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Trump won Michigan in 2016. Does that matter for Gary Peters in 2020?

Peters is one of just two Democratic senators facing re-election in a Trump state

Michigan Sen. Gary Peters is one of two Democratic senators up for re-election in a state President Donald Trump carried in 2016. (Tom Williams/CQ Roll Call file photo)
Michigan Sen. Gary Peters is one of two Democratic senators up for re-election in a state President Donald Trump carried in 2016. (Tom Williams/CQ Roll Call file photo)

Michigan’s Gary Peters doesn’t typically attract a lot of attention. 

But as one of only two Democratic senators up for re-election in states that President Donald Trump carried in 2016, the mild-mannered Peters might find himself in the spotlight next year.

Republicans see the ranking Democrat on the Homeland Security Committee as an undefined incumbent.

“40% of Michiganders wouldn’t be able to pick their junior Senator out of a line-up, and only a third approve of the job he’s doing,” Kevin McLaughlin, the executive director of the National Republican Senatorial Committee, said in a recent email, citing Morning Consult data from last fall.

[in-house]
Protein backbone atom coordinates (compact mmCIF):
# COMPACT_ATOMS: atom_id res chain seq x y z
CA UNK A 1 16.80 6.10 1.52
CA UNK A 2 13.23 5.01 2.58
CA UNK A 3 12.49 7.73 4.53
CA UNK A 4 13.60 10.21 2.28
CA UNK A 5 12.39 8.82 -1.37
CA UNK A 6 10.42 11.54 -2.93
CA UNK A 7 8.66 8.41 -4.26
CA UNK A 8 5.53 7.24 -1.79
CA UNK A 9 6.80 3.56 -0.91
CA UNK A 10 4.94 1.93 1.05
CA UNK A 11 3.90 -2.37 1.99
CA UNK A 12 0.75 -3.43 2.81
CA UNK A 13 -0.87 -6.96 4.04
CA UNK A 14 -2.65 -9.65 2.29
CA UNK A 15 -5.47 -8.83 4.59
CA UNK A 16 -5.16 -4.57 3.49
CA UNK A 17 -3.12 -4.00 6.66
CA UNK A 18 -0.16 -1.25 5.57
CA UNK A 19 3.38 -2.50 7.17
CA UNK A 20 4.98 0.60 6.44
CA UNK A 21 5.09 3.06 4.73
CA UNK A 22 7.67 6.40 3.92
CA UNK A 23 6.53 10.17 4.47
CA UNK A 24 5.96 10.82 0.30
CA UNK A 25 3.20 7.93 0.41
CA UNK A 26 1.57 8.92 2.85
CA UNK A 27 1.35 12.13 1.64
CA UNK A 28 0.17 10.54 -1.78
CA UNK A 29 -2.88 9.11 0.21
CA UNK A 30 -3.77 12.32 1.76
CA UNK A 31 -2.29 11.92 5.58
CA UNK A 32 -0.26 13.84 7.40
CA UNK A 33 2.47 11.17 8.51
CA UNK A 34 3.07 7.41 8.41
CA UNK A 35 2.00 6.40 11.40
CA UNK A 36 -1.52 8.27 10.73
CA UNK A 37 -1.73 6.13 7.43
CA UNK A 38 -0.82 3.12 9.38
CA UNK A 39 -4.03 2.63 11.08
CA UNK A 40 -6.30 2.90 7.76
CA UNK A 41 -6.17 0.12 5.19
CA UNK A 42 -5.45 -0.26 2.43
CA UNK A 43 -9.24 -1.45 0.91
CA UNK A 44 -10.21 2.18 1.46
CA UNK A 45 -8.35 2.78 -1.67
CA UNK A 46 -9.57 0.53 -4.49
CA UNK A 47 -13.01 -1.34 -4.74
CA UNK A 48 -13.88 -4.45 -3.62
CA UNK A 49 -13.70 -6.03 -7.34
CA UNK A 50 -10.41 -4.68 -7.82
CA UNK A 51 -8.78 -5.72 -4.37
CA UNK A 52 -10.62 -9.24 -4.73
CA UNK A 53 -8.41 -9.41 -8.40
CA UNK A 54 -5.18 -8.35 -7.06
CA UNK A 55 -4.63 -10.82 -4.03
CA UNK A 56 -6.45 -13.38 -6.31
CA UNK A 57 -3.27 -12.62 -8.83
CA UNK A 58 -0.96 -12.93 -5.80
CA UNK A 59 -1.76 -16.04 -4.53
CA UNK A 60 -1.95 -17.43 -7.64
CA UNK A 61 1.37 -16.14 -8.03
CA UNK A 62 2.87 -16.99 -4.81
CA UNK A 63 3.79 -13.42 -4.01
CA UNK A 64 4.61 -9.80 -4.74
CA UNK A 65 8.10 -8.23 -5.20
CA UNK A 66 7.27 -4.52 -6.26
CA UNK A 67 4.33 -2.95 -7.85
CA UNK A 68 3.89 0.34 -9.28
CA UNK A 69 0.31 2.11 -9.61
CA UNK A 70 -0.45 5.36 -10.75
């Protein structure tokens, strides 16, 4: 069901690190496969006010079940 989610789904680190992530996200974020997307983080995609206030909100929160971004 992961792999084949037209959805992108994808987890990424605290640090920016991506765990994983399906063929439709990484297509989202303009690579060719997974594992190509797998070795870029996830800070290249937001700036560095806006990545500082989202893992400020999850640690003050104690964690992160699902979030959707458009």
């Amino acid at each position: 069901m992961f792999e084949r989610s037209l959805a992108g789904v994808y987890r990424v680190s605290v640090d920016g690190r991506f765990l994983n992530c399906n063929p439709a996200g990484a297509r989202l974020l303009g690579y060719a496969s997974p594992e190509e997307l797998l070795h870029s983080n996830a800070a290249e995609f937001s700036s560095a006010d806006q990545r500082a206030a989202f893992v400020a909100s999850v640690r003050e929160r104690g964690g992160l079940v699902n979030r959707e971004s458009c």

Peters’ re-election will be held up as a test of whether the 2016 election represented, as some have suggested, a political realignment that threatens down-ballot Democrats in presidential years or whether Democratic success across Michigan in 2018 spells trouble for a Republican Senate nominee running on the same ticket as Trump.

The only other Democrat in a Trump state this cycle, newcomer Doug Jones, is facing a much more daunting re-election in Alabama. Peters is in an entirely different category. Inside Elections with Nathan L. Gonzales rates his race Likely Democratic.  

Also watch: First 2020 Senate race ratings are here

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That Democrats have so few incumbents in tough spots this cycle is a reflection of the bloodbath they suffered in 2014, when five of their incumbents lost. Peters was the only Democrat in that year’s freshman class.

survey conducted last week by the Lansing-based Glengariff Group found that about 36 percent of likely Michigan voters had never heard of Peters. But his job approval and favorability ratings remained solidly above water.